Twitter’s long-awaited — and controversial — edit button is finally here.
The social media company announced Thursday that it has started testing the option internally before plans to roll it out to Twitter Blue subscribers “in the coming weeks.”
“If you see an edited Tweet it’s because we’re testing the edit button,” the company tweeted Thursday morning. “This is happening and you’ll be okay.”
How will Twitter's edit button work?
In the current iteration, tweets can be edited only in the first 30 minutes after they are sent. Edited tweets will include a special icon, a timestamp for the edit and a label “so it’s clear to readers that the original tweet has been modified,” Twitter said.
Like on Facebook, viewers can also click on the tweet’s edit history and see all of the changes that have been made.
“The time limit and version history play an important role here,” Twitter said in a statement.
“They help protect the integrity of the conversation and create a publicly accessible record of what was said.”
“The time limit and version history play an important role here. They help protect the integrity of the conversation and create a publicly accessible record of what was said.”Twitter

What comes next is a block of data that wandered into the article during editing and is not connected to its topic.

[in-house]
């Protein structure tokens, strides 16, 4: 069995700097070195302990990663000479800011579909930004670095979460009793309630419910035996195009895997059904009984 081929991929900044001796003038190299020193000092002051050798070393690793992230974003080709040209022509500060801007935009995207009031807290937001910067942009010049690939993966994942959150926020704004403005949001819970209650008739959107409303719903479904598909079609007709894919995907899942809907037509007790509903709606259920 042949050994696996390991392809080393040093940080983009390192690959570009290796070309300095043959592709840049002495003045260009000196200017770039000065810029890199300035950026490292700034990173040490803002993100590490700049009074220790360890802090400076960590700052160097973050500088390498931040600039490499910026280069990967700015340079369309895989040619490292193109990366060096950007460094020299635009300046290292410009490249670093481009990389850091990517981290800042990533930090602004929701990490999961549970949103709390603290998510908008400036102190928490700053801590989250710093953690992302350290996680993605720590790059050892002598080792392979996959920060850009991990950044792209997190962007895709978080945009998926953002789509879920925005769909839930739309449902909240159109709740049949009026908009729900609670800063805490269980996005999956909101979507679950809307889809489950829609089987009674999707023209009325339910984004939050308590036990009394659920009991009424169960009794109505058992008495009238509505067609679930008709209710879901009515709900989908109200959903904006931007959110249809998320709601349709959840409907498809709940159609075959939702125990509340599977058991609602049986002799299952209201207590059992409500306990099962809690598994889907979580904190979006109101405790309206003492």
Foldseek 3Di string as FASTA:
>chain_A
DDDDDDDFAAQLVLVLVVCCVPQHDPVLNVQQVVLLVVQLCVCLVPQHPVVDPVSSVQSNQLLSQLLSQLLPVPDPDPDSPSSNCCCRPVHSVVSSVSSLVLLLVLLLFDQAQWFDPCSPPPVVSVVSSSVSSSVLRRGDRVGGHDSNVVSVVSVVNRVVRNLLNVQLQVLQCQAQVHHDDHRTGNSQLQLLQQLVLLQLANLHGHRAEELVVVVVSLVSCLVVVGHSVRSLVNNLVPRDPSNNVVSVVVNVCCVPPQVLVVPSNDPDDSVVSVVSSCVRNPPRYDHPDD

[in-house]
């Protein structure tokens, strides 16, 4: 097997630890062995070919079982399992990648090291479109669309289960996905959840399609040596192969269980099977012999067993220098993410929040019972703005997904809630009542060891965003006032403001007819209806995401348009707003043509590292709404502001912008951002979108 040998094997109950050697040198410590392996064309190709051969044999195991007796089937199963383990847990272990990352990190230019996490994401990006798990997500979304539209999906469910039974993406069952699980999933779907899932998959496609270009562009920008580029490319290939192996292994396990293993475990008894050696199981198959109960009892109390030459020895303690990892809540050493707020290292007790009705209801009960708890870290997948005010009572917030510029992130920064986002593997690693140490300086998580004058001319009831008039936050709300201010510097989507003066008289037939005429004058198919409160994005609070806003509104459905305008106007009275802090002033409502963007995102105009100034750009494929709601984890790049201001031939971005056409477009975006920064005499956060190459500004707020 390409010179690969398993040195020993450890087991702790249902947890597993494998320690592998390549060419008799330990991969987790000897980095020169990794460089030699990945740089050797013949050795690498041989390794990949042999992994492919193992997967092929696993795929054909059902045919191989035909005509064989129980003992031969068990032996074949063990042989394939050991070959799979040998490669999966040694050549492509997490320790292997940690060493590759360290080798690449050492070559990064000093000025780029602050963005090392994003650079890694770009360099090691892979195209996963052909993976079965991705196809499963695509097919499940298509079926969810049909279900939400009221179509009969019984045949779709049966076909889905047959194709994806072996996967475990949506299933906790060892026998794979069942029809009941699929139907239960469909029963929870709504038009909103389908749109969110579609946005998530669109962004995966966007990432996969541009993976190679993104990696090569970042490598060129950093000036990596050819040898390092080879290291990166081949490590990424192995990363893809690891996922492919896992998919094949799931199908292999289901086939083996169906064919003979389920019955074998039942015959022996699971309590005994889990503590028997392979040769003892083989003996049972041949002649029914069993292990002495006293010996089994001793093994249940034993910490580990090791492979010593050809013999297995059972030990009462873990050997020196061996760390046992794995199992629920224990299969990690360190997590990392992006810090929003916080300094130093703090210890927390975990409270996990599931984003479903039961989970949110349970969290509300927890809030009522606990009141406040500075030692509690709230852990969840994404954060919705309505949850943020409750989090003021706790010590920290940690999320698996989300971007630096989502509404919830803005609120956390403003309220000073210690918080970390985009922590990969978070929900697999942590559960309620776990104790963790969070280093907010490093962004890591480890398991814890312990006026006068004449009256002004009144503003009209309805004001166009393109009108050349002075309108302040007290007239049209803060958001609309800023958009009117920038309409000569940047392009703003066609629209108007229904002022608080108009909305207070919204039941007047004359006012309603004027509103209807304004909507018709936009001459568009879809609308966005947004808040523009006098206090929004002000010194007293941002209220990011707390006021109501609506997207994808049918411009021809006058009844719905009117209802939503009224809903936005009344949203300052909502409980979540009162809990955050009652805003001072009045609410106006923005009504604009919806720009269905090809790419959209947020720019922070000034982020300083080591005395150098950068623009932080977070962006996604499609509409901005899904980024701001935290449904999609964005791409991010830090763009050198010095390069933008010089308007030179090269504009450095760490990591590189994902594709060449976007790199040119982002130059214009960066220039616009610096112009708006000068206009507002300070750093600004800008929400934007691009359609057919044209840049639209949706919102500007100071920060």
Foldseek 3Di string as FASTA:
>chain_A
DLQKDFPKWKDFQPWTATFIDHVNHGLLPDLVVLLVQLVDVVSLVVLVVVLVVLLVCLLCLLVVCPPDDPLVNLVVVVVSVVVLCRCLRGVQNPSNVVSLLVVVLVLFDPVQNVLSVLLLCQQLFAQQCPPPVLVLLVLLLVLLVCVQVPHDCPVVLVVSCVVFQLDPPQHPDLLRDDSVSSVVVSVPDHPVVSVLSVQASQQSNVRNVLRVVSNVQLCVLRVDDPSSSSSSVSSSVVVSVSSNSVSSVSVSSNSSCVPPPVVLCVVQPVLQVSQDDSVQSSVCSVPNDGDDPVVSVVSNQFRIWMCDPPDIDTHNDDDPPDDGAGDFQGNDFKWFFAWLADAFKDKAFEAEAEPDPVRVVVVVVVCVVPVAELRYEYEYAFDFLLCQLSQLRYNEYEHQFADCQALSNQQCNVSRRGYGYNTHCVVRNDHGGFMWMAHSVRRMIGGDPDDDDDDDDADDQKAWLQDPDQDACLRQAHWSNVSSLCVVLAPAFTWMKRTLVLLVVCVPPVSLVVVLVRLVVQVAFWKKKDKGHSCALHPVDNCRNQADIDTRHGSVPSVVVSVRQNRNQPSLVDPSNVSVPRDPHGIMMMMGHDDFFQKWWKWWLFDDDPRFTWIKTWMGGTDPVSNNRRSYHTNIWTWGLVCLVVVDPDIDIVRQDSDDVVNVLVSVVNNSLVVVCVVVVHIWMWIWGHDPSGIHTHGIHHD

While being able to fix typos would save some time and embarrassment, many users have expressed concern about people taking advantage of an edit button to completely alter a message after it has been retweeted or replied to.
“We’re hoping that, with the availability of Edit Tweet, tweeting will feel more approachable and less stressful,” the site said.
“You should be able to participate in the conversation in a way that makes sense to you, and we’ll keep working on ways that make it feel effortless to do just that.”